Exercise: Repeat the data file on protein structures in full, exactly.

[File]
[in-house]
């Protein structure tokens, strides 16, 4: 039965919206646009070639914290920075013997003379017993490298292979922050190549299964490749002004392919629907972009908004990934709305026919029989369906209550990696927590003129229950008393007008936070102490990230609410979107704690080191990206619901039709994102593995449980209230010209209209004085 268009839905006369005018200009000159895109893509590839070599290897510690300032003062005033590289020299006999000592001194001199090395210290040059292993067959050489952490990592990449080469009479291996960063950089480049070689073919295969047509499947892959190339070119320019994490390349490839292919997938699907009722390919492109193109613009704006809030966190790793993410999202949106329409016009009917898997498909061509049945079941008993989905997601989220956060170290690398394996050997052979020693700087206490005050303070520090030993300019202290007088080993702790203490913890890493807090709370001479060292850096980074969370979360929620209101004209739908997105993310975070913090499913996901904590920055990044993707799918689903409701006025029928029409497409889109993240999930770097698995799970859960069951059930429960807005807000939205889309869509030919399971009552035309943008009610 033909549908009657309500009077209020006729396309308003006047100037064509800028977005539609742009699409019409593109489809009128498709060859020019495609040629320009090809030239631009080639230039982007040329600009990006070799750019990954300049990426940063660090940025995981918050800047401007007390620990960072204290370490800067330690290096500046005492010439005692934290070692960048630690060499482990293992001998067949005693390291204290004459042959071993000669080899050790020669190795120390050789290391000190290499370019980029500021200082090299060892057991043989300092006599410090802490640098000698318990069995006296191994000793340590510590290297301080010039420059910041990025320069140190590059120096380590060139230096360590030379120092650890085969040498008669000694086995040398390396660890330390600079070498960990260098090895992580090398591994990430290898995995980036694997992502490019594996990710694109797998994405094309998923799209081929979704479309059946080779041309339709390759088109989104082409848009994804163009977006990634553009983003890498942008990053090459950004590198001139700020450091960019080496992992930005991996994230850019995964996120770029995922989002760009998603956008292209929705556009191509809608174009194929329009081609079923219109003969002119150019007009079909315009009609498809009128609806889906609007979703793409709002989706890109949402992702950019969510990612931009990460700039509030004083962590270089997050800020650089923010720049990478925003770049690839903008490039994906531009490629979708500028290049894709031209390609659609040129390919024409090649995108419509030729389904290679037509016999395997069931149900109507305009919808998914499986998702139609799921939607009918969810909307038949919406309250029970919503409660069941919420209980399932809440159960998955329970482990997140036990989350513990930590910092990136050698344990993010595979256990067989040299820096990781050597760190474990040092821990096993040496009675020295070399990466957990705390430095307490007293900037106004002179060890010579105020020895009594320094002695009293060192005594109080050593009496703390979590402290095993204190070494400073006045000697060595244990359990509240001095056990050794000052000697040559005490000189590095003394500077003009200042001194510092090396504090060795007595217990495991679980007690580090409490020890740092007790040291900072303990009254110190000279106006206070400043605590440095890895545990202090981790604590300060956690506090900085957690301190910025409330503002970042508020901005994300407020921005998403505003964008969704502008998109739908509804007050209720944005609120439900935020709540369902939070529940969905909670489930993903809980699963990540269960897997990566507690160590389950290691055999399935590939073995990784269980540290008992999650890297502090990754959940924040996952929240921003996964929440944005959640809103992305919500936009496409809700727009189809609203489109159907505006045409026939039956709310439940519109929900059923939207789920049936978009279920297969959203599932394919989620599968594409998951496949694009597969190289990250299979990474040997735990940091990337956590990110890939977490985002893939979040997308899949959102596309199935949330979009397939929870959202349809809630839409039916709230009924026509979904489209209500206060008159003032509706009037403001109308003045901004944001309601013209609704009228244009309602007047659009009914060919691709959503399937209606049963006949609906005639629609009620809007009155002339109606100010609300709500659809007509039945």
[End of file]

[in-house]
């Protein structure tokens, strides 16, 4: 039965919206646009070639914290920075013997003379017993490298292979922050190549299964490749002004392919629907972009908004990934709305026919029989369906209550990696927590003129229950008393007008936070102490990230609410979107704690080191990206619901039709994102593995449980209230010209209209004085 268009839905006369005018200009000159895109893509590839070599290897510690300032003062005033590289020299006999000592001194001199090395210290040059292993067959050489952490990592990449080469009479291996960063950089480049070689073919295969047509499947892959190339070119320019994490390349490839292919997938699907009722390919492109193109613009704006809030966190790793993410999202949106329409016009009917898997498909061509049945079941008993989905997601989220956060170290690398394996050997052979020693700087206490005050303070520090030993300019202290007088080993702790203490913890890493807090709370001479060292850096980074969370979360929620209101004209739908997105993310975070913090499913996901904590920055990044993707799918689903409701006025029928029409497409889109993240999930770097698995799970859960069951059930429960807005807000939205889309869509030919399971009552035309943008009610 033909549908009657309500009077209020006729396309308003006047100037064509800028977005539609742009699409019409593109489809009128498709060859020019495609040629320009090809030239631009080639230039982007040329600009990006070799750019990954300049990426940063660090940025995981918050800047401007007390620990960072204290370490800067330690290096500046005492010439005692934290070692960048630690060499482990293992001998067949005693390291204290004459042959071993000669080899050790020669190795120390050789290391000190290499370019980029500021200082090299060892057991043989300092006599410090802490640098000698318990069995006296191994000793340590510590290297301080010039420059910041990025320069140190590059120096380590060139230096360590030379120092650890085969040498008669000694086995040398390396660890330390600079070498960990260098090895992580090398591994990430290898995995980036694997992502490019594996990710694109797998994405094309998923799209081929979704479309059946080779041309339709390759088109989104082409848009994804163009977006990634553009983003890498942008990053090459950004590198001139700020450091960019080496992992930005991996994230850019995964996120770029995922989002760009998603956008292209929705556009191509809608174009194929329009081609079923219109003969002119150019007009079909315009009609498809009128609806889906609007979703793409709002989706890109949402992702950019969510990612931009990460700039509030004083962590270089997050800020650089923010720049990478925003770049690839903008490039994906531009490629979708500028290049894709031209390609659609040129390919024409090649995108419509030729389904290679037509016999395997069931149900109507305009919808998914499986998702139609799921939607009918969810909307038949919406309250029970919503409660069941919420209980399932809440159960998955329970482990997140036990989350513990930590910092990136050698344990993010595979256990067989040299820096990781050597760190474990040092821990096993040496009675020295070399990466957990705390430095307490007293900037106004002179060890010579105020020895009594320094002695009293060192005594109080050593009496703390979590402290095993204190070494400073006045000697060595244990359990509240001095056990050794000052000697040559005490000189590095003394500077003009200042001194510092090396504090060795007595217990495991679980007690580090409490020890740092007790040291900072303990009254110190000279106006206070400043605590440095890895545990202090981790604590300060956690506090900085957690301190910025409330503002970042508020901005994300407020921005998403505003964008969704502008998109739908509804007050209720944005609120439900935020709540369902939070529940969905909670489930993903809980699963990540269960897997990566507690160590389950290691055999399935590939073995990784269980540290008992999650890297502090990754959940924040996952929240921003996964929440944005959640809103992305919500936009496409809700727009189809609203489109159907505006045409026939039956709310439940519109929900059923939207789920049936978009279920297969959203599932394919989620599968594409998951496949694009597969190289990250299979990474040997735990940091990337956590990110890939977490985002893939979040997308899949959102596309199935949330979009397939929870959202349809809630839409039916709230009924026509979904489209209500206060008159003032509706009037403001109308003045901004944001309601013209609704009228244009309602007047659009009914060919691709959503399937209606049963006949609906005639629609009620809007009155002339109606100010609300709500659809007509039945």